image links to fishrapper home page July 11, 2024 "Water Tempertures Trending Up, Action Patterns Too"

image of Joeshine Shouse with nice northern pike she caught near Grand Rapids Welcome to summer in Minnesota! This week marked the end of breezy, cool fishing conditions and the start of hot, sunny, and calm ones. Water temperatures have risen dramatically in recent days, weeds are growing fast, now thick, lush and green is the rule, not the exception. With the arrival of the warmer water, the mid-summer mixed bag action pattern is beginning to emerge.

I’ve fished on 4 different lakes so far this week and on all of them, surface temperature readings have ranged from 76 to 81 degrees. Those surface water temperatures represent about a 10 degree increase in a week. While warmer water is helping to trigger an increase in activity among the warm water species like bass, bluegills and crappies, I still can’t say that the action is in full swing. The reasons, I think, are that water levels are still high and water clarity is still well above average. With all the extra water, and all that lush vegetation to use, fish have spread out far and wide across all the increased habitats.

On balance, the best presentation for me this week has been trolling with spinners. It allowed me to cover lots of water, seeking out and catching the scattered fish one-by-one. Walleye fishing on Tuesday for example, we worked back and forth along a half mile stretch of shoreline, on the outside edges of mixed weeds. I never felt like we could shorten the length of our trolling passes. There was no single “hot spot”, and no one place where any large school of fish was stationed, random strikes occurred every 10 to 15 minutes or so.

The slow-but-steady trolling pattern worked out to be best again yesterday. This time we were hoping for a mixed crappie, sunfish, bass and pike action fishing trip. While trolling, we did get the odd crappie, and an occasional bass too but without doubt, pike production outpaced the other species. Even the northern pike were scattered though, and as we trolled, the results were similar to our walleye experience on Tuesday. Covering lots of water, trolling spinners tipped with minnows along the outer edges of weeds in 8 to 11 feet of water, we caught plenty of fish, just not quickly.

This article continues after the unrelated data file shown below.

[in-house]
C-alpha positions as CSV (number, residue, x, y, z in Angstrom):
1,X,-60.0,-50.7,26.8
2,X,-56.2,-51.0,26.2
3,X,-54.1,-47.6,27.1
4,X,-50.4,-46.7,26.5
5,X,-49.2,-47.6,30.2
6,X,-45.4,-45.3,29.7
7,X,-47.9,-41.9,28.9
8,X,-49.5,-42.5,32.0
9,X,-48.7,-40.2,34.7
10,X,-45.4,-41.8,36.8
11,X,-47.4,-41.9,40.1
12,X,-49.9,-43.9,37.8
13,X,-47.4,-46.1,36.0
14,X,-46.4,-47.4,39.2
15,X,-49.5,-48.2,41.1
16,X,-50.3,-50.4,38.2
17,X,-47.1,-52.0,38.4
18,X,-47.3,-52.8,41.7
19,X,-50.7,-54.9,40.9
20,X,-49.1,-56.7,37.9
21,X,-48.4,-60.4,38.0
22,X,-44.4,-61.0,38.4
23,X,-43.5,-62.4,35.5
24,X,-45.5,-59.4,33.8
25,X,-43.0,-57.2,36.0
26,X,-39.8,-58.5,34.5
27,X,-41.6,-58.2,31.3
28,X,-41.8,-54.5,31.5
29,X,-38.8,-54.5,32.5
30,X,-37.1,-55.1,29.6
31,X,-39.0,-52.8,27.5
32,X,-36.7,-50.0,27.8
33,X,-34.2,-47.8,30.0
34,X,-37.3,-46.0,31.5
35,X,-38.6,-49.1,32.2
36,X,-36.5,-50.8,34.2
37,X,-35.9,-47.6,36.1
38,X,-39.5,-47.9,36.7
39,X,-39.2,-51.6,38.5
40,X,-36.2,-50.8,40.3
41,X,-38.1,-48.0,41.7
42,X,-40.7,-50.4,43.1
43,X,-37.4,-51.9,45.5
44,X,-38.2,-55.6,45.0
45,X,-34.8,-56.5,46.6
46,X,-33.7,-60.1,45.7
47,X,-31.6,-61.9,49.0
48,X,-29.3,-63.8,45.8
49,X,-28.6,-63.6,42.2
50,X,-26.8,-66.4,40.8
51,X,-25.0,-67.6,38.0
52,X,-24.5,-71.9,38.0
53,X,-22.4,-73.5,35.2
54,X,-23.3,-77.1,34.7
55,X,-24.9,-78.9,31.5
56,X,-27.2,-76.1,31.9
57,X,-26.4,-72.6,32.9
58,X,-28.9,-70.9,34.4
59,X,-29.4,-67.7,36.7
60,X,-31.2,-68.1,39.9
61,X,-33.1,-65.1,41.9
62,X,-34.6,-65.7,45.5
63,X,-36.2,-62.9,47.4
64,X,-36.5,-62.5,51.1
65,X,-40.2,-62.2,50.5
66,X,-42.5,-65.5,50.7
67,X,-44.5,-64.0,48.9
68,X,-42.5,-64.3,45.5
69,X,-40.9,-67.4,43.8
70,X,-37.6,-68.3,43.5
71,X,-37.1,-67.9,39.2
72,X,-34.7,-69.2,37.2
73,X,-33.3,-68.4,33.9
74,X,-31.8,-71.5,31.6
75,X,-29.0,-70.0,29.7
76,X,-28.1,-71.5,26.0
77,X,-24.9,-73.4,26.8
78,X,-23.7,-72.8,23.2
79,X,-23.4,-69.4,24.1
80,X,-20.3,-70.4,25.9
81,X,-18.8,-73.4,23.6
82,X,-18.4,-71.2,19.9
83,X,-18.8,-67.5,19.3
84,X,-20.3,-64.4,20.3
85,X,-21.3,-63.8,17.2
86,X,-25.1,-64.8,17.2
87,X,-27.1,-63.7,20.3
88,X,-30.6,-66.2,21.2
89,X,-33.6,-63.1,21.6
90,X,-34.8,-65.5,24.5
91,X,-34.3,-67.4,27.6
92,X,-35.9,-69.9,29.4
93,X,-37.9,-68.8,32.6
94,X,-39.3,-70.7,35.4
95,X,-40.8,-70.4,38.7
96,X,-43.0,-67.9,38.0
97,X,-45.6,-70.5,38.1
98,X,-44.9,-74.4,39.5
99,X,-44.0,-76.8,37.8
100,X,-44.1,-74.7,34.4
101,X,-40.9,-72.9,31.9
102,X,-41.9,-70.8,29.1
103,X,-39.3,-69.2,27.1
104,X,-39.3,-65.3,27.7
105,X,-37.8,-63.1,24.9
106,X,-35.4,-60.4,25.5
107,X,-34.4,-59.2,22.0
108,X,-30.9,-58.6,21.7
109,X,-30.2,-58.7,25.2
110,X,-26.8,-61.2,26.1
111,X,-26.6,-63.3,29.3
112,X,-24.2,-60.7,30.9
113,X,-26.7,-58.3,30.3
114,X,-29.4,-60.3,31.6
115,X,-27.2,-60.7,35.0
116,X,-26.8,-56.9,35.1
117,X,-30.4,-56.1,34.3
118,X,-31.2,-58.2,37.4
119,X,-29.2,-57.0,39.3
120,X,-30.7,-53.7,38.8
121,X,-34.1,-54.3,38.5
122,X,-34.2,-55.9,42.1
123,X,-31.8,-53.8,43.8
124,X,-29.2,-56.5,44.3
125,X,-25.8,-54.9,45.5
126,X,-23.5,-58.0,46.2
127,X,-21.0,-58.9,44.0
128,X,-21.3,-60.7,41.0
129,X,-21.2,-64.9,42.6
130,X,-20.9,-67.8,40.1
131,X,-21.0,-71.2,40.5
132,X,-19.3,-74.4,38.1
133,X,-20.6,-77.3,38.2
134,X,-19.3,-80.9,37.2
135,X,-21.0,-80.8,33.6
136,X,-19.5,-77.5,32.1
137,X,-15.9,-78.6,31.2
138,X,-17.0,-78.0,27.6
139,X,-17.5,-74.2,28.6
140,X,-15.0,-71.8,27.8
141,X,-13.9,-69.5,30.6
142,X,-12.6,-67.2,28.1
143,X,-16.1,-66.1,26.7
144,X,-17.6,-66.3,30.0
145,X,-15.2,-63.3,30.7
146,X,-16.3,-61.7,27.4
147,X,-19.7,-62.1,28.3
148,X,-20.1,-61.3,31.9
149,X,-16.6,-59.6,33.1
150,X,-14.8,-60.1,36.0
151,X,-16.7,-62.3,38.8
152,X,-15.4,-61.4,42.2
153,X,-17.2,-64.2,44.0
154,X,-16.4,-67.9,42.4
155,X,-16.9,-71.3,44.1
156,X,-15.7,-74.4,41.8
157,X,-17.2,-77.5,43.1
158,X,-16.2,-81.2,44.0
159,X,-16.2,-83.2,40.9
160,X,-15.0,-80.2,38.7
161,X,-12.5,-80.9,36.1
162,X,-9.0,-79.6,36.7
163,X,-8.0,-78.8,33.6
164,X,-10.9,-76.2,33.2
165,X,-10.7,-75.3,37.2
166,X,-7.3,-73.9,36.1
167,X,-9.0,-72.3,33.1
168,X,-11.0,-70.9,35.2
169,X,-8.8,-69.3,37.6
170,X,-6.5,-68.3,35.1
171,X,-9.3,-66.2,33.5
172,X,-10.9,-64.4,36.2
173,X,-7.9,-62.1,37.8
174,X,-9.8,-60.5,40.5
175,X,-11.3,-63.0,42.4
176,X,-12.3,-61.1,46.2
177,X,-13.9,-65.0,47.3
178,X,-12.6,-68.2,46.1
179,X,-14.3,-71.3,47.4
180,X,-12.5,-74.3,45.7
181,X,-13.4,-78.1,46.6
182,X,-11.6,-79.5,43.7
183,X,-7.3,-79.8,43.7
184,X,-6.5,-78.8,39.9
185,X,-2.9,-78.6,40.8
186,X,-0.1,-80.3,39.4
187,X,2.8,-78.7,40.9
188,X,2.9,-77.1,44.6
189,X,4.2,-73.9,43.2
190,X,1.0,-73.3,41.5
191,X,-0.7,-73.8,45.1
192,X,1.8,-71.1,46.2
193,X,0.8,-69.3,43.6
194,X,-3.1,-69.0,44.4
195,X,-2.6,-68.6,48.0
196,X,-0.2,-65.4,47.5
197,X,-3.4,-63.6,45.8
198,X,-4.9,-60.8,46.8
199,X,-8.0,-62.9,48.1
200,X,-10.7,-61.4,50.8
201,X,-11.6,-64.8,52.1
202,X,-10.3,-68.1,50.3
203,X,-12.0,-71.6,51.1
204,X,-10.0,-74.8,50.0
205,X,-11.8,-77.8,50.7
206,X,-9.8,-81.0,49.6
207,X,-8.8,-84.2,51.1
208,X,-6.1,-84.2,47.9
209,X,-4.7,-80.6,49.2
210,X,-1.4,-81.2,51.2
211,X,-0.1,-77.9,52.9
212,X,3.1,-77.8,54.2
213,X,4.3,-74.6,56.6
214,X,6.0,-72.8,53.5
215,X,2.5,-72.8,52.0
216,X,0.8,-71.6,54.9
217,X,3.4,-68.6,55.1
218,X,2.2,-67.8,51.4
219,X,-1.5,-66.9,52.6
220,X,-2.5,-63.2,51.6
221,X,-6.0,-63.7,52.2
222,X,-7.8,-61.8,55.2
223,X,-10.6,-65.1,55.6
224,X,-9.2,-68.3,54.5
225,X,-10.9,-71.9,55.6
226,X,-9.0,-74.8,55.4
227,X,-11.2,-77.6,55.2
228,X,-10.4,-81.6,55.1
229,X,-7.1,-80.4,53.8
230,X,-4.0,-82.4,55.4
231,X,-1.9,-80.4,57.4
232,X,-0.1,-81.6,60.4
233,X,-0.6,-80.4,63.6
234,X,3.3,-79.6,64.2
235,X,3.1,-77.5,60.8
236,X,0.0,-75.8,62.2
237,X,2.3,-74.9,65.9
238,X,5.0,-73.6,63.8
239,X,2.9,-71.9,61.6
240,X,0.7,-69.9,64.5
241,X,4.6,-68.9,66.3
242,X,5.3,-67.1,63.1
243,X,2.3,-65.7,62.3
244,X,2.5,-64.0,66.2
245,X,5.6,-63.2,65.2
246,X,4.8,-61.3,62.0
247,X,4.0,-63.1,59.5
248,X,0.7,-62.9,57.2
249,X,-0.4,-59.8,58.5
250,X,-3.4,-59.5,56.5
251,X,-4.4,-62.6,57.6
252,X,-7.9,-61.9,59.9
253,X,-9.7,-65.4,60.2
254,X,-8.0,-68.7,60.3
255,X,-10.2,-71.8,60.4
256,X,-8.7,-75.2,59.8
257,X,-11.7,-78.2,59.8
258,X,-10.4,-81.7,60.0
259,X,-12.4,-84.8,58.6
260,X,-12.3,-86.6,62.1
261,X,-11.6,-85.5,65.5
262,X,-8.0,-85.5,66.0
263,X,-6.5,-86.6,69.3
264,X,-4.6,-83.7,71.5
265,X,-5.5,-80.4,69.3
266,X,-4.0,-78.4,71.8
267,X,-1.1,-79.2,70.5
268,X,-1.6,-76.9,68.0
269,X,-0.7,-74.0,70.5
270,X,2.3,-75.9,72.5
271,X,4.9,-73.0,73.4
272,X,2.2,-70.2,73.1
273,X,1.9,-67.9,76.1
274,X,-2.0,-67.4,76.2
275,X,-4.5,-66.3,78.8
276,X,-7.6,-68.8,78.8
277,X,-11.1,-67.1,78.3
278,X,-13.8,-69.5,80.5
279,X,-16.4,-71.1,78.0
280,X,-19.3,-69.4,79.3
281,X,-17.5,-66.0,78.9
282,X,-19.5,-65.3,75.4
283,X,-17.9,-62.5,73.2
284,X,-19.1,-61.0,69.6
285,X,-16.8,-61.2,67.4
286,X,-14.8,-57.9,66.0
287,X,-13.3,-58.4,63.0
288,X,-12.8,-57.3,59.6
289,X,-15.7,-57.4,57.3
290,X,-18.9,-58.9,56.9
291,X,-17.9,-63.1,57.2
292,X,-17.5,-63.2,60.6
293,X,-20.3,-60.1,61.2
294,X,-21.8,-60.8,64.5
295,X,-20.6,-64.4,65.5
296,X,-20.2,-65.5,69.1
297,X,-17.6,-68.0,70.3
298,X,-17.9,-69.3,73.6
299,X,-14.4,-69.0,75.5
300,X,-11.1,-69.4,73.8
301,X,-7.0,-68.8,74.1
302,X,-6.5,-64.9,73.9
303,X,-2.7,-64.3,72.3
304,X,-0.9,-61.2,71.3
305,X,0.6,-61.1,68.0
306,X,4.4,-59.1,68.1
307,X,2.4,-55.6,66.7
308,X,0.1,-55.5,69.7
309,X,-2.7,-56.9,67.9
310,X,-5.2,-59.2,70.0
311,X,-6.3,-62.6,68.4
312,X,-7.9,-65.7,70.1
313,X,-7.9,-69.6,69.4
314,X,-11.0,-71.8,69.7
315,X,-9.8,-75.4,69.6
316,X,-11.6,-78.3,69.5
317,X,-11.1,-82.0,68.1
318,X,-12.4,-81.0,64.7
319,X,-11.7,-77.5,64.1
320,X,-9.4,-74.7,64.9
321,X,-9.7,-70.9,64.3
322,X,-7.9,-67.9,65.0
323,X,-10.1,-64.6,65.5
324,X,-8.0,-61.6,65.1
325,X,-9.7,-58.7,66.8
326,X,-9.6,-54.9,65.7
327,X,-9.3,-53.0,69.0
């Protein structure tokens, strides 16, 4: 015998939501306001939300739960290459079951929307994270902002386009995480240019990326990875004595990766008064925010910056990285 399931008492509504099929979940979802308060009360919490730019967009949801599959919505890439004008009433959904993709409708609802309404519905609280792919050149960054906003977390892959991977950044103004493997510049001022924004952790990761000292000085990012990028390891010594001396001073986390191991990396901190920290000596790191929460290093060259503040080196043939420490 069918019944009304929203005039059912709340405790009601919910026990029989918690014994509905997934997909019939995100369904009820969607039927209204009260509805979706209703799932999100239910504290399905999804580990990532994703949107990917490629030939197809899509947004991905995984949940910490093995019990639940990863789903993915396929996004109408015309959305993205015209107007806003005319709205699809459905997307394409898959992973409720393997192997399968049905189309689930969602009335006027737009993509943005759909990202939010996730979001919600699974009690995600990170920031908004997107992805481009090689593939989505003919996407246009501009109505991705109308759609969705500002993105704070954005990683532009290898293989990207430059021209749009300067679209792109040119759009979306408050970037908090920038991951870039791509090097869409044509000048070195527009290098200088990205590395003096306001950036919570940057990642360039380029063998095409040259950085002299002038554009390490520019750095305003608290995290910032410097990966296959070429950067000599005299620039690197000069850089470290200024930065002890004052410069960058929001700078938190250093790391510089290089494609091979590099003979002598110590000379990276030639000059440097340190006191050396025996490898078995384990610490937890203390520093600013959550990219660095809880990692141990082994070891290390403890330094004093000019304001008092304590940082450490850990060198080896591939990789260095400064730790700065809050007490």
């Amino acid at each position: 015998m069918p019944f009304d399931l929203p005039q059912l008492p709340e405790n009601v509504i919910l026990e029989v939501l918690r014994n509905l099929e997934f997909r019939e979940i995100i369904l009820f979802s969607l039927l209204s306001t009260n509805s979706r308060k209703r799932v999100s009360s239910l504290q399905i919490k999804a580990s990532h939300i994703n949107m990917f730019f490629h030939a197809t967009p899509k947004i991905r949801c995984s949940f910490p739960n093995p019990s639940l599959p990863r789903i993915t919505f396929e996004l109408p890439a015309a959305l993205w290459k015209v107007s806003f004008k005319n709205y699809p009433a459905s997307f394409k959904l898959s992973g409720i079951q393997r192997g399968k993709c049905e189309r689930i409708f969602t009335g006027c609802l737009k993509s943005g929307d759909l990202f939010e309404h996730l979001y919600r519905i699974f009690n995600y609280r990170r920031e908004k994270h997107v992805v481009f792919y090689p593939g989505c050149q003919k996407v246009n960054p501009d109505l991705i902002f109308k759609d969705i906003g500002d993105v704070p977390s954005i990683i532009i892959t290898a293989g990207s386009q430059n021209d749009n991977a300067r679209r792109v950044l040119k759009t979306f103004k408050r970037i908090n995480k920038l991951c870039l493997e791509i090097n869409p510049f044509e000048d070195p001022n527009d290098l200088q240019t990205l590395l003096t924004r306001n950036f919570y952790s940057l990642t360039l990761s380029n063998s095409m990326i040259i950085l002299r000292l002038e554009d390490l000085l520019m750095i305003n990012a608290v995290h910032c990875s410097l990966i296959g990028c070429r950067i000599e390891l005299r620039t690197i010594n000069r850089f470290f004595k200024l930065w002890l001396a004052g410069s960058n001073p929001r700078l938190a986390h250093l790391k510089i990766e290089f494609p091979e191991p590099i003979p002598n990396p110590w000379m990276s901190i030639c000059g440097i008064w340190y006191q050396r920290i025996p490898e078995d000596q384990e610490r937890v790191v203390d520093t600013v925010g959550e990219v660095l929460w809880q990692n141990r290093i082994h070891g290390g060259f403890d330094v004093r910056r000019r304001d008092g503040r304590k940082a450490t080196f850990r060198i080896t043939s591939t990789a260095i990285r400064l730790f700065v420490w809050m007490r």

For expert anglers, I think moving slowly along the weed edges, casting jigs and plastics would have been a better option. When we tried doing that, it worked well, for me. The problem for my less experienced crew was learning how to fish effectively in the weeds. There just isn’t a fast way to learn the best techniques for swimming lures in and out of weed pockets. Once frustration becomes a factor, folks lose interest quickly, and I'm better off reverting to the trolling pattern.

If you are further up the learning curve and like casting the weed edges, then you should do it now. There were crappies, bass, pike and sunfish within easy reach for me, and under different circumstances, I thought it would have been better doing that. In fact, I found myself daydreaming about going back to some of those spots during the evening and discovering that the action would have been fantastic. It was just a hunch, but I think those fish hunkered down in the shade distorted the numbers. I bet there were more of them there than we realized, and if they had an excuse to go on a feeding binge, the action could have been great.